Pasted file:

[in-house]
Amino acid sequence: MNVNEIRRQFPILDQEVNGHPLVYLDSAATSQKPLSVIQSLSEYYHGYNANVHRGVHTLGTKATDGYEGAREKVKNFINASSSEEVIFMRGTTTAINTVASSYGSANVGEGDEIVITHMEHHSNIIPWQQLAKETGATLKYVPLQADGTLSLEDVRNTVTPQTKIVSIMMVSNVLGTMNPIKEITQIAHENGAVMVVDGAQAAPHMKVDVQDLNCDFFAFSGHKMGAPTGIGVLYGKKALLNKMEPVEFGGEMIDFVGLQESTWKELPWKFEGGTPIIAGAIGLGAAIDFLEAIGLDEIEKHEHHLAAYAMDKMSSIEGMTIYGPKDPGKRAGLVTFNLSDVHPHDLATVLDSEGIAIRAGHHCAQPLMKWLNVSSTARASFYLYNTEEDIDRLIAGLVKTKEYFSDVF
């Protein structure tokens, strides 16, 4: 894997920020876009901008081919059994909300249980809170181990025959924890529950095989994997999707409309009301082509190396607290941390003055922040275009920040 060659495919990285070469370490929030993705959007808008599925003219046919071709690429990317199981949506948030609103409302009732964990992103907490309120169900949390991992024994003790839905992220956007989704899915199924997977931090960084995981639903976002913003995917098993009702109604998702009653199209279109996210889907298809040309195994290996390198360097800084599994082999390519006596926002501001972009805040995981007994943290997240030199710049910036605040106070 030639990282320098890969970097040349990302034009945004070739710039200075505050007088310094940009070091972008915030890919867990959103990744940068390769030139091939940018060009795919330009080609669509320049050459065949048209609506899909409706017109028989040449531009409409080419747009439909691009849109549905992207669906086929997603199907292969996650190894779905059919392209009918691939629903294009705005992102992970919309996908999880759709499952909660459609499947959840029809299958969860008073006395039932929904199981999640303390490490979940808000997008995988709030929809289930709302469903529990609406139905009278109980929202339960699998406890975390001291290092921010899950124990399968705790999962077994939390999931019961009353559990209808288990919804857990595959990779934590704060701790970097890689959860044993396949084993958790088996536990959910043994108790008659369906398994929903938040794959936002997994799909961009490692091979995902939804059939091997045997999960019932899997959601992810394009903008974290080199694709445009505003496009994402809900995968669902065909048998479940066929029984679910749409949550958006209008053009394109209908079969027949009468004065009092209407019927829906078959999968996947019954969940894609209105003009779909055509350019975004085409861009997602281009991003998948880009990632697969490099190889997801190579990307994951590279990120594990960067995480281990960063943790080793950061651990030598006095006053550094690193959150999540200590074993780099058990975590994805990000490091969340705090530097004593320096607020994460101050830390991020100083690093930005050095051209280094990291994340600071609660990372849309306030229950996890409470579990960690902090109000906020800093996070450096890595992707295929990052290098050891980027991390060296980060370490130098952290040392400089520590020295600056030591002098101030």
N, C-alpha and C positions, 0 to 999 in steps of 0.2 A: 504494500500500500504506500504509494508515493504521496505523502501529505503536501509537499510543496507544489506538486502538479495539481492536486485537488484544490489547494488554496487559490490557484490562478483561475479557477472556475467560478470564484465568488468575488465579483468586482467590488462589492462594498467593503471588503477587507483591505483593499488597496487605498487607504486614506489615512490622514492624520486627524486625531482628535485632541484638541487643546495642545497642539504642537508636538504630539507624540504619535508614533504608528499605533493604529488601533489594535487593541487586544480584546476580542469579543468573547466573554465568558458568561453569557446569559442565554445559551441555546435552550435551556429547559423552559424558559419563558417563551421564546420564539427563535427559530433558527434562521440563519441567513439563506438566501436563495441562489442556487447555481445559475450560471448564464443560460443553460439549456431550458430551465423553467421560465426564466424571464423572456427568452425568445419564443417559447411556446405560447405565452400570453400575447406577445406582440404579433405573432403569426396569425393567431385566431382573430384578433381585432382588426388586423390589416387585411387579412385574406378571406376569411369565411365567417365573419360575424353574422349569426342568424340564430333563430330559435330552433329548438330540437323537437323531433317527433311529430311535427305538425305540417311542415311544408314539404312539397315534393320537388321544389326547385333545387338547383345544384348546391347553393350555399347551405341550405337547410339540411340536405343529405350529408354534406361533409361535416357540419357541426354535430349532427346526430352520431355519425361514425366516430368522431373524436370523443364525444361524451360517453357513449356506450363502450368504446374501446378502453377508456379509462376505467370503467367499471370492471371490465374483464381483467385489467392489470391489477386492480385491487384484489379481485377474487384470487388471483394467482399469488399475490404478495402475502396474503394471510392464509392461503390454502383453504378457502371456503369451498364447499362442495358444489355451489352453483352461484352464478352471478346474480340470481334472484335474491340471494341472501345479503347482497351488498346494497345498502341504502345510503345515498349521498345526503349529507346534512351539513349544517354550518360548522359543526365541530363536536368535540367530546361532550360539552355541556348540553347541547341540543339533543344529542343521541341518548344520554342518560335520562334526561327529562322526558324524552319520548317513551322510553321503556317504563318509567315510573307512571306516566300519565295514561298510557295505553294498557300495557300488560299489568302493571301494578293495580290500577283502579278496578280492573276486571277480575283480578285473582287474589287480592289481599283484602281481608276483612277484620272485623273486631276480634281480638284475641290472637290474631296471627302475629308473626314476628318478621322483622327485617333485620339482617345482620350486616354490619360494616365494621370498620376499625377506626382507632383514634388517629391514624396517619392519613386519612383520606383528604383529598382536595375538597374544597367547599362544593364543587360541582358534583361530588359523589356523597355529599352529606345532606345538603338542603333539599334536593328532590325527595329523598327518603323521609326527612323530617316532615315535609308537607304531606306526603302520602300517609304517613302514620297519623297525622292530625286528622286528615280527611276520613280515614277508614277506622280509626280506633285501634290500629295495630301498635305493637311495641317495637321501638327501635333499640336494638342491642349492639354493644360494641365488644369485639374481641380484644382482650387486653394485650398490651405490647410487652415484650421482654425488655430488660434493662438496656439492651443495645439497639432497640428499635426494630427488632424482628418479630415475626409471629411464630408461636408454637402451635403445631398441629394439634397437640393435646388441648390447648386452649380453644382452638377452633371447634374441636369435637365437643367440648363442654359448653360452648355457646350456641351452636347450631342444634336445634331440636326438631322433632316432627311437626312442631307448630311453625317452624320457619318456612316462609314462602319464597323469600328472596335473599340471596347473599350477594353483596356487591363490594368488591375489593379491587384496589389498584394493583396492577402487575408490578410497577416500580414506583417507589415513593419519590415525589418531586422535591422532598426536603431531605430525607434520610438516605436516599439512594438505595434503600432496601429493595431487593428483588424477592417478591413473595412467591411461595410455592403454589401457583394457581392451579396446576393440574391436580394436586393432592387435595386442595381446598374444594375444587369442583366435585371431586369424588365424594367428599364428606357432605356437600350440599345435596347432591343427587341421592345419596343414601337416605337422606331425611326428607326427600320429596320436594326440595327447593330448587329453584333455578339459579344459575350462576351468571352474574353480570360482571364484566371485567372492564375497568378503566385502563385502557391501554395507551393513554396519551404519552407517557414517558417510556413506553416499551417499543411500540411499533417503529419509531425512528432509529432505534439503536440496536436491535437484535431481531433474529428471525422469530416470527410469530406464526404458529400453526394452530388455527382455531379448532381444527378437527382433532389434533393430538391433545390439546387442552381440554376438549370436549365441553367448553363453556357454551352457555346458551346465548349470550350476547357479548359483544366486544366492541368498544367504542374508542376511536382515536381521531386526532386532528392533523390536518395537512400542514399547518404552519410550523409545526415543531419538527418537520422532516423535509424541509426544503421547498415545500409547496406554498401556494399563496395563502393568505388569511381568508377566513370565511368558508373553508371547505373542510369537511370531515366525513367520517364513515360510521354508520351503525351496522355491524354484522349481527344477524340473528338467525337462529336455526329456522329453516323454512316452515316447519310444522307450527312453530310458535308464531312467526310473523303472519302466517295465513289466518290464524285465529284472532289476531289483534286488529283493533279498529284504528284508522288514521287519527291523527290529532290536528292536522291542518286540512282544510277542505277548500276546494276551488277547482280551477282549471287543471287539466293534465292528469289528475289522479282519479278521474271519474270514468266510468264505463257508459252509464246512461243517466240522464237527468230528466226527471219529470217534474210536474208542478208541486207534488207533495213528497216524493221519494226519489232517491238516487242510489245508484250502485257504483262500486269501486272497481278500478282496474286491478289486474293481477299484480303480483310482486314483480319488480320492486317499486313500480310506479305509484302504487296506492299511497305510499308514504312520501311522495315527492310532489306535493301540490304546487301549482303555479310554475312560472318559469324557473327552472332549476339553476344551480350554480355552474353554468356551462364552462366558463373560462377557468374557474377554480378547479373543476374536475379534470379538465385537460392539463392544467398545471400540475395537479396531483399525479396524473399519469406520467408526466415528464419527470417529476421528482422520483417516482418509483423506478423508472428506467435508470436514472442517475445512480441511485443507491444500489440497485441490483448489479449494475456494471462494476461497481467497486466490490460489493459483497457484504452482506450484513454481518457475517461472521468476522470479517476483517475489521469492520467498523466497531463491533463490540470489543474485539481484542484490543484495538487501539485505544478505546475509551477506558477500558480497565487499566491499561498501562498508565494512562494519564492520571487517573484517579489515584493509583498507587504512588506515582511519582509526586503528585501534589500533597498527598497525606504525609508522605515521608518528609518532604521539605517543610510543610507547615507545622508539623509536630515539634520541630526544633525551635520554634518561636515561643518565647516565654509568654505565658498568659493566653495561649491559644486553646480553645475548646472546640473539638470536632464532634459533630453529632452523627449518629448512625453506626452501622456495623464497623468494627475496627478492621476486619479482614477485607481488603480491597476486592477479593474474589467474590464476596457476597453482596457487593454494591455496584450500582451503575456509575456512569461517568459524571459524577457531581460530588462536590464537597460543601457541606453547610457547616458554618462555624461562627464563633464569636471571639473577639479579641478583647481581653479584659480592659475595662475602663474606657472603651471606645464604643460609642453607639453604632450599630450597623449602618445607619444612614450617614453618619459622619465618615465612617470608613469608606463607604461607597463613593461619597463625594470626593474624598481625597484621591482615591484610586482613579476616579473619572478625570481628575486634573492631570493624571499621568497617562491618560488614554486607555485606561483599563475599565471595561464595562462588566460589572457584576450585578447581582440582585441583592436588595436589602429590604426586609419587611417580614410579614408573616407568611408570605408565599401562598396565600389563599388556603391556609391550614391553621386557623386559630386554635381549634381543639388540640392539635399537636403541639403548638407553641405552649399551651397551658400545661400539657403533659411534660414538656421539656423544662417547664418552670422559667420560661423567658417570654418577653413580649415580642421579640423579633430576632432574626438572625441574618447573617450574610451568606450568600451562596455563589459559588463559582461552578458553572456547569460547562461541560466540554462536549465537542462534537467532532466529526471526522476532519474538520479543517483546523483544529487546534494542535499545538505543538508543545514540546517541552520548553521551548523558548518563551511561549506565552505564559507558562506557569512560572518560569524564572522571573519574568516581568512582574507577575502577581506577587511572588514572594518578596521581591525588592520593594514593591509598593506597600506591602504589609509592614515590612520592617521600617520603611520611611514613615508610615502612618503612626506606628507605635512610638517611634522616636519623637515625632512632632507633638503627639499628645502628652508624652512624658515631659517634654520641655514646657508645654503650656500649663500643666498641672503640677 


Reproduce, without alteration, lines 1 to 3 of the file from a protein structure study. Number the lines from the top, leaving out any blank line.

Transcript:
[in-house]
Amino acid sequence: MNVNEIRRQFPILDQEVNGHPLVYLDSAATSQKPLSVIQSLSEYYHGYNANVHRGVHTLGTKATDGYEGAREKVKNFINASSSEEVIFMRGTTTAINTVASSYGSANVGEGDEIVITHMEHHSNIIPWQQLAKETGATLKYVPLQADGTLSLEDVRNTVTPQTKIVSIMMVSNVLGTMNPIKEITQIAHENGAVMVVDGAQAAPHMKVDVQDLNCDFFAFSGHKMGAPTGIGVLYGKKALLNKMEPVEFGGEMIDFVGLQESTWKELPWKFEGGTPIIAGAIGLGAAIDFLEAIGLDEIEKHEHHLAAYAMDKMSSIEGMTIYGPKDPGKRAGLVTFNLSDVHPHDLATVLDSEGIAIRAGHHCAQPLMKWLNVSSTARASFYLYNTEEDIDRLIAGLVKTKEYFSDVF
């Protein structure tokens, strides 16, 4: 894997920020876009901008081919059994909300249980809170181990025959924890529950095989994997999707409309009301082509190396607290941390003055922040275009920040 060659495919990285070469370490929030993705959007808008599925003219046919071709690429990317199981949506948030609103409302009732964990992103907490309120169900949390991992024994003790839905992220956007989704899915199924997977931090960084995981639903976002913003995917098993009702109604998702009653199209279109996210889907298809040309195994290996390198360097800084599994082999390519006596926002501001972009805040995981007994943290997240030199710049910036605040106070 030639990282320098890969970097040349990302034009945004070739710039200075505050007088310094940009070091972008915030890919867990959103990744940068390769030139091939940018060009795919330009080609669509320049050459065949048209609506899909409706017109028989040449531009409409080419747009439909691009849109549905992207669906086929997603199907292969996650190894779905059919392209009918691939629903294009705005992102992970919309996908999880759709499952909660459609499947959840029809299958969860008073006395039932929904199981999640303390490490979940808000997008995988709030929809289930709302469903529990609406139905009278109980929202339960699998406890975390001291290092921010899950124990399968705790999962077994939390999931019961009353559990209808288990919804857990595959990779934590704060701790970097890689959860044993396949084993958790088996536990959910043994108790008659369906398994929903938040794959936002997994799909961009490692091979995902939804059939091997045997999960019932899997959601992810394009903008974290080199694709445009505003496009994402809900995968669902065909048998479940066929029984679910749409949550958006209008053009394109209908079969027949009468004065009092209407019927829906078959999968996947019954969940894609209105003009779909055509350019975004085409861009997602281009991003998948880009990632697969490099190889997801190579990307994951590279990120594990960067995480281990960063943790080793950061651990030598006095006053550094690193959150999540200590074993780099058990975590994805990000490091969340705090530097004593320096607020994460101050830390991020100083690093930005050095051209280094990291994340600071609660990372849309306030229950996890409470579990960690902090109000906020800093996070450096890595992707295929990052290098050891980027991390060296980060370490130098952290040392400089520590020295600056030591002098101030």